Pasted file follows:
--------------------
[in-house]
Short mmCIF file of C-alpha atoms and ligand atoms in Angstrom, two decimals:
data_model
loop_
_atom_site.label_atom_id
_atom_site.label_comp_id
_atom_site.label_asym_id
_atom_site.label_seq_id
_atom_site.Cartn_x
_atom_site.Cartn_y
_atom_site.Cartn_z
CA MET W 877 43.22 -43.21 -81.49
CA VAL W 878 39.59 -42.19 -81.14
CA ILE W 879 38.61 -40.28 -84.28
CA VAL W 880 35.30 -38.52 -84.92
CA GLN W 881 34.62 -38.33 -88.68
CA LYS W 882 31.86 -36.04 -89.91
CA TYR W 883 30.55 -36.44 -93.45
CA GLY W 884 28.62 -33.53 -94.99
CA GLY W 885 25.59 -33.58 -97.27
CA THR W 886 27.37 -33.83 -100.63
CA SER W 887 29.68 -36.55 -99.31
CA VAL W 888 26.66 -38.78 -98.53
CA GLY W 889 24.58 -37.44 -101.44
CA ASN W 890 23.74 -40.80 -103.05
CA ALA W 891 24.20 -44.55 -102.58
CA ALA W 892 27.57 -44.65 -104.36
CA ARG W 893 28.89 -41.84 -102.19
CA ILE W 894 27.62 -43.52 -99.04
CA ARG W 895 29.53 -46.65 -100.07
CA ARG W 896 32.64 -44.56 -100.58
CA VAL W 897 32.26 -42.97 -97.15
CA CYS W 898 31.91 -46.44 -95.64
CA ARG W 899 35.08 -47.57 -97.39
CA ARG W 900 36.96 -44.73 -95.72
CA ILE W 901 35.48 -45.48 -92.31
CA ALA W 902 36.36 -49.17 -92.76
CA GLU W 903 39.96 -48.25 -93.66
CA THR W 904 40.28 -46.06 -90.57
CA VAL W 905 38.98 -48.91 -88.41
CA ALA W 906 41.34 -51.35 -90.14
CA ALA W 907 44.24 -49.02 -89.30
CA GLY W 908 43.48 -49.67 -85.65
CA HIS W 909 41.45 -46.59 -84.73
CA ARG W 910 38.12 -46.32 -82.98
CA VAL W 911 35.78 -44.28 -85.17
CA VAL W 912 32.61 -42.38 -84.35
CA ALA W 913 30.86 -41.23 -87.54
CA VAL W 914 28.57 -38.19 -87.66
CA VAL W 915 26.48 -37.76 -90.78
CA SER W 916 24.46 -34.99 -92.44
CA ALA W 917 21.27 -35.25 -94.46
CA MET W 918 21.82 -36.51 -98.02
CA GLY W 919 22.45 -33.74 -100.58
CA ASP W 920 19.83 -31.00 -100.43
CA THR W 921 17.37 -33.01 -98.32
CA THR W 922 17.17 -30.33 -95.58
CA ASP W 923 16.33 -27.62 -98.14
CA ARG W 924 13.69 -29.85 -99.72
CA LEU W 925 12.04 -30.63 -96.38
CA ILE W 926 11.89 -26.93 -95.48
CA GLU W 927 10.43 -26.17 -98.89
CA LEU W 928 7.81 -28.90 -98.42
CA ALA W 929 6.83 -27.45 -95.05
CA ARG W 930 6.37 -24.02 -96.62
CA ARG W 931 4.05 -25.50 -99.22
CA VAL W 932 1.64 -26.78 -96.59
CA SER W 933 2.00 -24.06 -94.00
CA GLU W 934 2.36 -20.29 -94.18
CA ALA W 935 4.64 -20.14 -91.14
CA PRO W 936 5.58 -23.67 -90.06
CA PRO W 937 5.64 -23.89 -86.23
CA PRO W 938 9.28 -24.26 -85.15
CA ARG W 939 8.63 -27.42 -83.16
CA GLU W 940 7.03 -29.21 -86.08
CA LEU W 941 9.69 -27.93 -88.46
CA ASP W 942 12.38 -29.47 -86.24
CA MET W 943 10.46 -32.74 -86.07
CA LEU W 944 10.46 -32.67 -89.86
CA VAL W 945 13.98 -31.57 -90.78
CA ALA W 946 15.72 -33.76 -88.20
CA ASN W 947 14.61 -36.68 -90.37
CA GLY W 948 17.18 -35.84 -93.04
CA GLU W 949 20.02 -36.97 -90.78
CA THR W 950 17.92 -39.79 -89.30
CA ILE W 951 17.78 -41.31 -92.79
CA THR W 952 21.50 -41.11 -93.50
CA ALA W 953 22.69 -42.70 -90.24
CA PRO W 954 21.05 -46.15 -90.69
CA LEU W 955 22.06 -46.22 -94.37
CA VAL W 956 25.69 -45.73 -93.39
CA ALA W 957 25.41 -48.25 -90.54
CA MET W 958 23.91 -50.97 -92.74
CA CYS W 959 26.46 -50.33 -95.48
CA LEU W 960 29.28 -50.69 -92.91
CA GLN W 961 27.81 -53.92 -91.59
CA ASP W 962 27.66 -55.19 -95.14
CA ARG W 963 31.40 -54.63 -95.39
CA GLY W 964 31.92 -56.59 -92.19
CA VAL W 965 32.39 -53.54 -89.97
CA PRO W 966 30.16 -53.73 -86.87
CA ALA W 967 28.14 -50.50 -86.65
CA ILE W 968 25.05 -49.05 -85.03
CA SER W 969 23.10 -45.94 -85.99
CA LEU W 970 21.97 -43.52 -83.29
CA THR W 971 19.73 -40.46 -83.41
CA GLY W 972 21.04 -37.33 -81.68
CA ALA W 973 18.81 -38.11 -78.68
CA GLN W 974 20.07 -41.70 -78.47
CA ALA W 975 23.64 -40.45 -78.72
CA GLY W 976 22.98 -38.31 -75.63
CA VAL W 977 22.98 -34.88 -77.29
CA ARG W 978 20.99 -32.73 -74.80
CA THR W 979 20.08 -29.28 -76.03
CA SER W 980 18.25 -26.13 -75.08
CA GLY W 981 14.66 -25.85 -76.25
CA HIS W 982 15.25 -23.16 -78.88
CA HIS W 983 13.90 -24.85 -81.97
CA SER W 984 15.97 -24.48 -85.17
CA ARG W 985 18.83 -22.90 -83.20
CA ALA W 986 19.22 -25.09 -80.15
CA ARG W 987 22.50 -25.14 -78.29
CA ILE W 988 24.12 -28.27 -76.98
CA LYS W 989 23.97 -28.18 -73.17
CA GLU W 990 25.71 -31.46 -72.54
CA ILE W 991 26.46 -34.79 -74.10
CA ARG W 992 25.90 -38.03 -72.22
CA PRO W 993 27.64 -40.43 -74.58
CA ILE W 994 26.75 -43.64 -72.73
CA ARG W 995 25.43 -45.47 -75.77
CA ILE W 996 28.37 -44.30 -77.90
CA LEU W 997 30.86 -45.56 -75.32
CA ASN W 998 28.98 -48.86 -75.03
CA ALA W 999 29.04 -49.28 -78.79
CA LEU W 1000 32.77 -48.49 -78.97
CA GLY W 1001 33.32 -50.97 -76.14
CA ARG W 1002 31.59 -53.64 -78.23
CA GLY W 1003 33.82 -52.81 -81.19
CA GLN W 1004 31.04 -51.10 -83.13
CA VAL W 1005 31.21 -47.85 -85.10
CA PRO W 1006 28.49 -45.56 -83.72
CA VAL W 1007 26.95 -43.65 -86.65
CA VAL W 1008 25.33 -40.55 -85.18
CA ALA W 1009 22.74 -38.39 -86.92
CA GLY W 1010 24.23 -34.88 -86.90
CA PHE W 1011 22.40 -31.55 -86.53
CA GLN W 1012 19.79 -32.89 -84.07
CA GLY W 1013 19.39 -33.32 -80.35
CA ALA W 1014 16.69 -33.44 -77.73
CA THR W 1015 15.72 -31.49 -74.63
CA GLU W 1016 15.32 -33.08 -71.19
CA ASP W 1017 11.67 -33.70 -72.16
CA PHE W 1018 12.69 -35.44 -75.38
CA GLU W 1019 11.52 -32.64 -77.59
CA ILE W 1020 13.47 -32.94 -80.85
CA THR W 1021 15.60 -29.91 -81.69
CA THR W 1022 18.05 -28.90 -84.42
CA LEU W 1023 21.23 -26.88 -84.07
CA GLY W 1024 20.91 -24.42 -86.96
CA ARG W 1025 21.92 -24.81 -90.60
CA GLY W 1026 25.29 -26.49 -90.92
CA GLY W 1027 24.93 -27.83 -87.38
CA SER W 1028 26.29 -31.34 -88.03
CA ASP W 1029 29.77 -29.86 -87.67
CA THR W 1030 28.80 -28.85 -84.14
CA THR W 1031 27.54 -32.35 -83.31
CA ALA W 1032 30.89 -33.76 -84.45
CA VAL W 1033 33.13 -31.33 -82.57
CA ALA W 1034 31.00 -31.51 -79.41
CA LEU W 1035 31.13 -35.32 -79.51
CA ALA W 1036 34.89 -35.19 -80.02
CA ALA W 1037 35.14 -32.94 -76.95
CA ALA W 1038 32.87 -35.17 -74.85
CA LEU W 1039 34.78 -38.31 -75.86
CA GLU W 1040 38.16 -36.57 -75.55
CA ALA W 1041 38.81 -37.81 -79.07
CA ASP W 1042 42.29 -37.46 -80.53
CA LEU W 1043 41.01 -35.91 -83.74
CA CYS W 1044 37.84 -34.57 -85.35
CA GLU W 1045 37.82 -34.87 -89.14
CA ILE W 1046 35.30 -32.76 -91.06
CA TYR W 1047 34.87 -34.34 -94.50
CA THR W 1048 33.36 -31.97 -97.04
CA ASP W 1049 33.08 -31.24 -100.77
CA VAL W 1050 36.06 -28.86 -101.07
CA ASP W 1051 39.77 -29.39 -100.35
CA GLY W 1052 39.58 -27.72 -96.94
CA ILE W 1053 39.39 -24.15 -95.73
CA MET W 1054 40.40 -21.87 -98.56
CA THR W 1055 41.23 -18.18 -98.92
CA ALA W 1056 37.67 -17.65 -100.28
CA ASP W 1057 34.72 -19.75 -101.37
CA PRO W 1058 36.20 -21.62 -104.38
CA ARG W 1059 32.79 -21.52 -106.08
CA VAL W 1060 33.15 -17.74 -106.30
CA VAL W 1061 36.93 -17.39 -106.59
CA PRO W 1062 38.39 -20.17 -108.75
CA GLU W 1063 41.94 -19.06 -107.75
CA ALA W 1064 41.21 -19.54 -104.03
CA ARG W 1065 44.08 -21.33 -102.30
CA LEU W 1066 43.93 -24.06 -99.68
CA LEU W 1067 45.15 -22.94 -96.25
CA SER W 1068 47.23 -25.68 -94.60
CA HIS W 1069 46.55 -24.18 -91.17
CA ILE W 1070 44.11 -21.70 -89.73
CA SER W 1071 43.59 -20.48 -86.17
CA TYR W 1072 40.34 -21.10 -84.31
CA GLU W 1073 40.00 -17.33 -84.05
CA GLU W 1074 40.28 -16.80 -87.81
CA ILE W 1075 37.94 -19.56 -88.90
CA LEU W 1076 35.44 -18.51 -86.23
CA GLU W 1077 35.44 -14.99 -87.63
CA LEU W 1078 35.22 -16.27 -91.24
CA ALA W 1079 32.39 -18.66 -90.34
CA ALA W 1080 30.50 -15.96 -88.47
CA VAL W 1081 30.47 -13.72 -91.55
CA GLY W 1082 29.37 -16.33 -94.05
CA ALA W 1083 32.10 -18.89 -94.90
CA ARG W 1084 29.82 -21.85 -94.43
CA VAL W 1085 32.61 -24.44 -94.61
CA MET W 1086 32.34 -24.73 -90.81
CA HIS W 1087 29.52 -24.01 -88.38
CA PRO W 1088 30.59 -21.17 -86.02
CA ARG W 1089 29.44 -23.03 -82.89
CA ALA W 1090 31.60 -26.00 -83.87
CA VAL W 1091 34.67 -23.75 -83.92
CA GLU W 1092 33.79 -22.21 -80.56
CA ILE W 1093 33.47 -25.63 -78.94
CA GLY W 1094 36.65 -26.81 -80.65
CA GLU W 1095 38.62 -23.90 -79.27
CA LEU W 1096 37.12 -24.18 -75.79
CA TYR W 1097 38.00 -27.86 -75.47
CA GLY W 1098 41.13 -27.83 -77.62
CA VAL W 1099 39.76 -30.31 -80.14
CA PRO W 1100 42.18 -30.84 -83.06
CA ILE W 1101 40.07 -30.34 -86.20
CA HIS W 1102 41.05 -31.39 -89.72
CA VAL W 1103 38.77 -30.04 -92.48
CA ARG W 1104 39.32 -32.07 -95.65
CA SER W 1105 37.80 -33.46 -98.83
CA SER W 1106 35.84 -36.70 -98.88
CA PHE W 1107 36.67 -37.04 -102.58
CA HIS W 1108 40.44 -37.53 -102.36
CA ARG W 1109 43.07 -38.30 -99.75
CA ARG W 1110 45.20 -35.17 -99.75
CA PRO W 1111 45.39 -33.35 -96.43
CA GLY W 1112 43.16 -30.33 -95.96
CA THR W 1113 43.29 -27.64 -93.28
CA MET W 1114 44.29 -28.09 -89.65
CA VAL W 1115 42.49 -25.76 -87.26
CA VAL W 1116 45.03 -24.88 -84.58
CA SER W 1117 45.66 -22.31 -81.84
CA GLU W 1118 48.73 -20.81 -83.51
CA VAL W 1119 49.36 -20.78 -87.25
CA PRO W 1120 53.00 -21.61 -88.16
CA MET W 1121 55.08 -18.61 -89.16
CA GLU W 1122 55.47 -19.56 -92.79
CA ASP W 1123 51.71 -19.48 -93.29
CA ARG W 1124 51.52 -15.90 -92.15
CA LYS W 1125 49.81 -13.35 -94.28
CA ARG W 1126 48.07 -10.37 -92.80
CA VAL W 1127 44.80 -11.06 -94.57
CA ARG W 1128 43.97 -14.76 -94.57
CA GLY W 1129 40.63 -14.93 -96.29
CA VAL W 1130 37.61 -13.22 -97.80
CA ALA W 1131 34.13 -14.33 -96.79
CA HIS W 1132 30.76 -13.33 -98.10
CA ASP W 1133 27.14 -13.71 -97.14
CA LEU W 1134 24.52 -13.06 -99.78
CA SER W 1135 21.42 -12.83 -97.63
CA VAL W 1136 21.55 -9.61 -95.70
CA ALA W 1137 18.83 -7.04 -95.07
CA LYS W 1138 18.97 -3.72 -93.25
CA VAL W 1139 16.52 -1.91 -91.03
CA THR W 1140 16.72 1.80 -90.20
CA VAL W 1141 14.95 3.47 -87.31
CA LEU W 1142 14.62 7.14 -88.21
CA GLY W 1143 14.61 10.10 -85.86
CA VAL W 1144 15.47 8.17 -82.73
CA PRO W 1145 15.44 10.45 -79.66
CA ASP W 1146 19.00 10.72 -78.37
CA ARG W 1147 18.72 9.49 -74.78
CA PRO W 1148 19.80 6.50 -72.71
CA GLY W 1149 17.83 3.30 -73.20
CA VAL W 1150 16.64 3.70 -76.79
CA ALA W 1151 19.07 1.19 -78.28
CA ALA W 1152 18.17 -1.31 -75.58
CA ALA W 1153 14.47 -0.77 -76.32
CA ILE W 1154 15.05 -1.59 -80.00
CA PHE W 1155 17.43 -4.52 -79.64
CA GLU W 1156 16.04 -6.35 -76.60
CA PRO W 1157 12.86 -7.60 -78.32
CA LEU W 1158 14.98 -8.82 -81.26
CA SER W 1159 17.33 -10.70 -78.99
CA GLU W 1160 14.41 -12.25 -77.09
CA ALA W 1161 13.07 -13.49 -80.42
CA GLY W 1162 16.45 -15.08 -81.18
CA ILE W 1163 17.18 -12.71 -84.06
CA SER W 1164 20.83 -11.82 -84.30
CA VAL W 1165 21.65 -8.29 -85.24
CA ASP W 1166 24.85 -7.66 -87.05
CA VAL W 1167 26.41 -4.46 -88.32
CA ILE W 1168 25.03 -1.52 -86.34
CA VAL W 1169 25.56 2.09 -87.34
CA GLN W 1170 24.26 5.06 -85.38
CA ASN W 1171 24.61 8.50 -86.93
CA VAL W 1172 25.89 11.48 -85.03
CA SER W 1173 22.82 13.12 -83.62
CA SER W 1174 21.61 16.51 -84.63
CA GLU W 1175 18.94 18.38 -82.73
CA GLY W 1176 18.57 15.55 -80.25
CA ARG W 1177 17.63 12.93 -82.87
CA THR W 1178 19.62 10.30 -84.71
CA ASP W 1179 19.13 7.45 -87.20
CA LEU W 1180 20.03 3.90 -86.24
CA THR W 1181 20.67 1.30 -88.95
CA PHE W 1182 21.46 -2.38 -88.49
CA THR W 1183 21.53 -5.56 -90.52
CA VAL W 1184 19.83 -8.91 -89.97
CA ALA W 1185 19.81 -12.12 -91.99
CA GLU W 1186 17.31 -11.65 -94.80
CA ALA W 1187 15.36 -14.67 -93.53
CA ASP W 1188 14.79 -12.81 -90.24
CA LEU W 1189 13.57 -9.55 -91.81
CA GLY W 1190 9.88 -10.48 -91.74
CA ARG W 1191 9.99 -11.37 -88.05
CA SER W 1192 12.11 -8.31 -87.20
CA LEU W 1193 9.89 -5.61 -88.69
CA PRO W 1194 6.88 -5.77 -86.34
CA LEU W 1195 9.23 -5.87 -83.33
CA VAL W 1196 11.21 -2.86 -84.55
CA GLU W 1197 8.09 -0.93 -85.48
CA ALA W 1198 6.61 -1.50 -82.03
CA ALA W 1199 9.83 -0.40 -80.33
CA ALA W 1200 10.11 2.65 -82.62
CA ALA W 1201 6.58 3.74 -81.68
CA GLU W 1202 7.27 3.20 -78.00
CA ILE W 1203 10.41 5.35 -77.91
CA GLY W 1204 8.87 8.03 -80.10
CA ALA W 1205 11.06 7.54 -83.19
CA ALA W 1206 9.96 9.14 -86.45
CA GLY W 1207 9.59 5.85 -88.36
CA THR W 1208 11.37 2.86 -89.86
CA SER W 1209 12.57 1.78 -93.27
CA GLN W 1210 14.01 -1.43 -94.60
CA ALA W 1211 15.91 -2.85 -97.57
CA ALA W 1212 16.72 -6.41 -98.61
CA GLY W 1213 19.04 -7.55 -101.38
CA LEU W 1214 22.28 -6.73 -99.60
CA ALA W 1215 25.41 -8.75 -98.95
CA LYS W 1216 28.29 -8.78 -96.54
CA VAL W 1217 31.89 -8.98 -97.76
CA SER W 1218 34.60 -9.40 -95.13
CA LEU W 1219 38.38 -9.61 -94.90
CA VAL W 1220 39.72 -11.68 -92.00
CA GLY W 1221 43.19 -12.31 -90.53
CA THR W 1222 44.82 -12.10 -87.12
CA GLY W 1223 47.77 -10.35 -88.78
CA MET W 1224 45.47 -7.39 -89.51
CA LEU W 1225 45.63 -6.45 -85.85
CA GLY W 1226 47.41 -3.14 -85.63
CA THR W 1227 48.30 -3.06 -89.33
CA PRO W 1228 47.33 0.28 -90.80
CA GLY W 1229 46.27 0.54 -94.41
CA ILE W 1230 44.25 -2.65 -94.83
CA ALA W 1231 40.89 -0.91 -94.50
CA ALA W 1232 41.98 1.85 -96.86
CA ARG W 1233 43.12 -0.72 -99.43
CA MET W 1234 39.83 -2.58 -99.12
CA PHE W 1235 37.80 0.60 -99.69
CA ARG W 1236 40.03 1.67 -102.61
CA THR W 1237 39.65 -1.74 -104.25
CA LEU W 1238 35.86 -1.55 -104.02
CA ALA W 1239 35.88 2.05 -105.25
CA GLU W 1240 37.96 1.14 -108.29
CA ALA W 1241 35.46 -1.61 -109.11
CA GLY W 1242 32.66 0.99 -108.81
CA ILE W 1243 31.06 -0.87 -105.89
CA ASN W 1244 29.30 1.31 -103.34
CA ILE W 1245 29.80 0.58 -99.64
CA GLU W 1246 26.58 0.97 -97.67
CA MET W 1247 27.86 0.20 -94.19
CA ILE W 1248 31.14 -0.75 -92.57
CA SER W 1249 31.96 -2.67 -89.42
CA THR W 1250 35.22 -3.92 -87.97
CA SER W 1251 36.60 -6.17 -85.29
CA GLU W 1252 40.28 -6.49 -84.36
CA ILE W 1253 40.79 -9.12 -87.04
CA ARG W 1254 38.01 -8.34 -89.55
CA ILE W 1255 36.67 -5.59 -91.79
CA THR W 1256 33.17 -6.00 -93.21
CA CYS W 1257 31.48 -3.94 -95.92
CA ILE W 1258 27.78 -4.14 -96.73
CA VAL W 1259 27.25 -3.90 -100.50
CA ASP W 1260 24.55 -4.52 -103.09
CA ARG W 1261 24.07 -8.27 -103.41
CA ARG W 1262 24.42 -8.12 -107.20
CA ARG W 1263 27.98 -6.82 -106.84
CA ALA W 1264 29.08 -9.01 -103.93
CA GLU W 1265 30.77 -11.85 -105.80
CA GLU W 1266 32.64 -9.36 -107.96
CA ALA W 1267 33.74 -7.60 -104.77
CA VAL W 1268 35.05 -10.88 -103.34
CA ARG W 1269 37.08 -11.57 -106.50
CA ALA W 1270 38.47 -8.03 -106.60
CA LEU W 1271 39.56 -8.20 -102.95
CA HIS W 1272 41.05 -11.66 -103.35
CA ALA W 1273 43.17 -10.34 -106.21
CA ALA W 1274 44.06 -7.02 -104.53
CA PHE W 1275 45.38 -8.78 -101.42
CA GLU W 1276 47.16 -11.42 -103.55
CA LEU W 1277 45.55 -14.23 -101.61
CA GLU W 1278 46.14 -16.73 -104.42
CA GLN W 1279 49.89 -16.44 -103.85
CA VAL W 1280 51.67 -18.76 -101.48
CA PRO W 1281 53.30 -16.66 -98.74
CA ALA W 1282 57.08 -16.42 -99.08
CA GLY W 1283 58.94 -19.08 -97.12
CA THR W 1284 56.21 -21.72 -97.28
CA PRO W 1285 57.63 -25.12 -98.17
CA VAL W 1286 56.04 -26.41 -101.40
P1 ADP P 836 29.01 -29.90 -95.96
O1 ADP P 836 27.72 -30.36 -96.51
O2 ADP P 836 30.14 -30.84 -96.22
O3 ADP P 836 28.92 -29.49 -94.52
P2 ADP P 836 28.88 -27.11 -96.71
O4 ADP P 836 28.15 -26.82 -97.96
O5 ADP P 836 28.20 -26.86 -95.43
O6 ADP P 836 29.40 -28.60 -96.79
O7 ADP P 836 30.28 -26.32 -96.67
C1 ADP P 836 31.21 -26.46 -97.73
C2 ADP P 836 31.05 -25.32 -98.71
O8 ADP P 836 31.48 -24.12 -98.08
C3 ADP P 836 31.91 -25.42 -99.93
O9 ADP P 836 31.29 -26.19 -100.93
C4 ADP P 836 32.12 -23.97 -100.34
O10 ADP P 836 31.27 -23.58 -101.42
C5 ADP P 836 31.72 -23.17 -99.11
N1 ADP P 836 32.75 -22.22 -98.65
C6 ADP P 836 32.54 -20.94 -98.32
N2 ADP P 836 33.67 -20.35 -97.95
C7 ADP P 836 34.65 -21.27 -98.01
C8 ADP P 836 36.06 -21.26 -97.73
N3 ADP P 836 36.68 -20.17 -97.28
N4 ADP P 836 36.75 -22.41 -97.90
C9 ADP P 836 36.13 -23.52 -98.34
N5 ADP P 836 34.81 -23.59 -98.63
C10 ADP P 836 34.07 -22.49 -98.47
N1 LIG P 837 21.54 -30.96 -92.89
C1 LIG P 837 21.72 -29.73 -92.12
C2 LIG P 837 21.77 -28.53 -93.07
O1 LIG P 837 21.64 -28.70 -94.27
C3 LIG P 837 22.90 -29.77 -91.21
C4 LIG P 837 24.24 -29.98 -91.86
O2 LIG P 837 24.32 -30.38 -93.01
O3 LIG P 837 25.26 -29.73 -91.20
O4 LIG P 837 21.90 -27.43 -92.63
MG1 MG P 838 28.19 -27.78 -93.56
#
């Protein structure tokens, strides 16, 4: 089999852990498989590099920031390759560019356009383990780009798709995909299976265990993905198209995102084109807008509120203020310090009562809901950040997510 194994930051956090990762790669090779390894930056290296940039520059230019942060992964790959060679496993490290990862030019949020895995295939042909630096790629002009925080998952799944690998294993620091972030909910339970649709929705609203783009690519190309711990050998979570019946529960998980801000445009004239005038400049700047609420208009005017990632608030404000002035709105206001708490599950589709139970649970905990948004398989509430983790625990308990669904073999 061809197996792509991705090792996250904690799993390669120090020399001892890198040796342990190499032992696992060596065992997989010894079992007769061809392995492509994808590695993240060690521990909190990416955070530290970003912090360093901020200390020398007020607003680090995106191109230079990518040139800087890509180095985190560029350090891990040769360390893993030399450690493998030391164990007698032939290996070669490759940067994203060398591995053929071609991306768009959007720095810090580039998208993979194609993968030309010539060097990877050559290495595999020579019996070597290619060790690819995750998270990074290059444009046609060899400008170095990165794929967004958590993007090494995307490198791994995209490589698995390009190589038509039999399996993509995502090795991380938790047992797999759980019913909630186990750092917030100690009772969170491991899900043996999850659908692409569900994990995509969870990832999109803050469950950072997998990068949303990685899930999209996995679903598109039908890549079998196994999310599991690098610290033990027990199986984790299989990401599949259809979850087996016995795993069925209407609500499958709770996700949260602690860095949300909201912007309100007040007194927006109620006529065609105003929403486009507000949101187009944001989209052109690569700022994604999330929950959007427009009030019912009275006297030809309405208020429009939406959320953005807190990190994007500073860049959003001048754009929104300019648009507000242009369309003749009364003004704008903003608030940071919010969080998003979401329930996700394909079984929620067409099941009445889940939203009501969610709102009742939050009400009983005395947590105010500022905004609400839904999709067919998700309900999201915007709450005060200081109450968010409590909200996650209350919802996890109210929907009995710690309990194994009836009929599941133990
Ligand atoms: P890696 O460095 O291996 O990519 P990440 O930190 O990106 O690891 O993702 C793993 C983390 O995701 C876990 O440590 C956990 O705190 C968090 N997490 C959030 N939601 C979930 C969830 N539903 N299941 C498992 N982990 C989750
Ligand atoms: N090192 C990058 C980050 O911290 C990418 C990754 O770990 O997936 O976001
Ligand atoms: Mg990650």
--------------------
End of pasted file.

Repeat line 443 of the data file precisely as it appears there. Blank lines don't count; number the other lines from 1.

C8 ADP P 836 36.06 -21.26 -97.73